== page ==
- 20 Jan 2011
- Working Paper Summaries
Testing Coleman’s Social-Norm Enforcement Mechanism: Evidence from Wikipedia
Executive Summary —
Harvard Business School professor Mikolaj Jan Piskorski and doctoral candidate Andreea Gorbatai look to the editing process on Wikipedia to test and validate the well-accepted (but little-verified) theory of sociologist James Coleman that social norm violations decline as network density increases. Support for Coleman's mechanism would alert us to the importance of punishments for norm violations and rewards for such punishments, and thus help us to design social systems in which norms are observed.Key concepts include:
- Coleman argued that high-density networks provide an opportunity structure within which third parties can compensate norm enforcers for the expense of chastising norm violators. Such payments encourage actors to punish those who violate norms, which in turn reduce the incidence of norm violation.
- Despite ubiquitous citations of Coleman's explanation, little empirical work has tested it convincingly.
- The researchers identified the improper use of the revert command by Wikipedia contributors-by which users can quickly knock out text they don't agree with and revert it back to a prior state-as a norm violation.
- The research found substantial support for the theory, suggesting that increasing network density to elicit norm compliance is justified.
- On Wikipedia, norm violations, punishments for such violations, and rewards for those who punish violators are all highly visible. Replicating these conditions in the design of a social system is critical; otherwise, norm violations will remain undetected and therefore unpunished.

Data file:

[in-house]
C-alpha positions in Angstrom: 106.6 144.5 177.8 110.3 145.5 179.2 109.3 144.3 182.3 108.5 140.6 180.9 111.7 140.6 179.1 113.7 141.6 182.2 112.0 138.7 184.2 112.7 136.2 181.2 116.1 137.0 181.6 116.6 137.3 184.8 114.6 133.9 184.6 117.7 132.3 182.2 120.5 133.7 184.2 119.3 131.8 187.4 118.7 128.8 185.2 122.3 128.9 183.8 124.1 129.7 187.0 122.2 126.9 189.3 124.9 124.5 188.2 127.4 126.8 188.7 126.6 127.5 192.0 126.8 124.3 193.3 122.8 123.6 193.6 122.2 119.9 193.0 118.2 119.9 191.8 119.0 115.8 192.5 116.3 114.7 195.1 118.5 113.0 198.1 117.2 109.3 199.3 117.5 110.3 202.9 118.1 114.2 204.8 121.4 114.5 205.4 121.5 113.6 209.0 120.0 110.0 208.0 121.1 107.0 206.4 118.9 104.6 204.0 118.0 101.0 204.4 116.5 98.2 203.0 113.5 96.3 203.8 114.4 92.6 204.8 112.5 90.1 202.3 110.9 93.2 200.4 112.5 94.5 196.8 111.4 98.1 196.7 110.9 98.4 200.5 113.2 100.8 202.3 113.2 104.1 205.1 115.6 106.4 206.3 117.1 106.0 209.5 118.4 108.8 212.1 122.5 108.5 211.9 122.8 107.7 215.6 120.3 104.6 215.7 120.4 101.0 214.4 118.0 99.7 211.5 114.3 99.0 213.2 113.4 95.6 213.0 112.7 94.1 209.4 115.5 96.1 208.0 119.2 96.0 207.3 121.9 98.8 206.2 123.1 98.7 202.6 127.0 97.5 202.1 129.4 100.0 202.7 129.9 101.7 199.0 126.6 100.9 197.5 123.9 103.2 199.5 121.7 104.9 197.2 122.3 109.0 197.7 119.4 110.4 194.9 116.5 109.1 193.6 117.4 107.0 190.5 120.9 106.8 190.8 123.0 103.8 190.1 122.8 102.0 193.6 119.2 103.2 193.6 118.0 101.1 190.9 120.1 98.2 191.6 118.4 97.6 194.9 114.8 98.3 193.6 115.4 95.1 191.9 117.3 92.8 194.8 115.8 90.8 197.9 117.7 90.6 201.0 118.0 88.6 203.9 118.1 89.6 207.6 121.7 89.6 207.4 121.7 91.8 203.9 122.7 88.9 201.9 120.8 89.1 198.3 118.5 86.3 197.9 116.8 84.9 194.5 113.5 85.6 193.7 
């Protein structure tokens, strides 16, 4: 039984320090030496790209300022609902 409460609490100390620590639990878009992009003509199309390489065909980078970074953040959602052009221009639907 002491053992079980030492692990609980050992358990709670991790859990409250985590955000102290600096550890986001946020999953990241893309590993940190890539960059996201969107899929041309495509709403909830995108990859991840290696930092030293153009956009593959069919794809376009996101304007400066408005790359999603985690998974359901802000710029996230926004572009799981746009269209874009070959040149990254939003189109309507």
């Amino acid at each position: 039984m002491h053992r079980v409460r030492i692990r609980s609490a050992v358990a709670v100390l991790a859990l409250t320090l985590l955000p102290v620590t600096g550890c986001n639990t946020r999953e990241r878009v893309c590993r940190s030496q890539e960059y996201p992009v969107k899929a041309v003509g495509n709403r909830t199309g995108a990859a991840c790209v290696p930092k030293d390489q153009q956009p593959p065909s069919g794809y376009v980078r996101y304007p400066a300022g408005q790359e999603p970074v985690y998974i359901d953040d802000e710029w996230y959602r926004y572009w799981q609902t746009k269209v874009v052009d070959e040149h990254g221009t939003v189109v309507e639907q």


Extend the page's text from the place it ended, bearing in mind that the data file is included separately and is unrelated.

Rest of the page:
Since Durkheim, sociologists have believed that dense network structures lead to fewer norm violations. Coleman (1990) proposed one mechanism generating this relationship and argued that dense networks provide an opportunity structure to reward those who punish norm violators, leading to more frequent punishment and in turn fewer norm violations. Despite ubiquitous scholarly references to Coleman's theory, little empirical work has directly tested it in large-scale natural settings with longitudinal data. We undertake such a test using records of norm violations during the editing process on Wikipedia, the largest user-generated on-line encyclopedia. These data allow us to track all three elements required to test Coleman's mechanism: norm violations, punishments for such violations, and rewards for those who punish violations. The results are broadly consistent with Coleman's mechanism.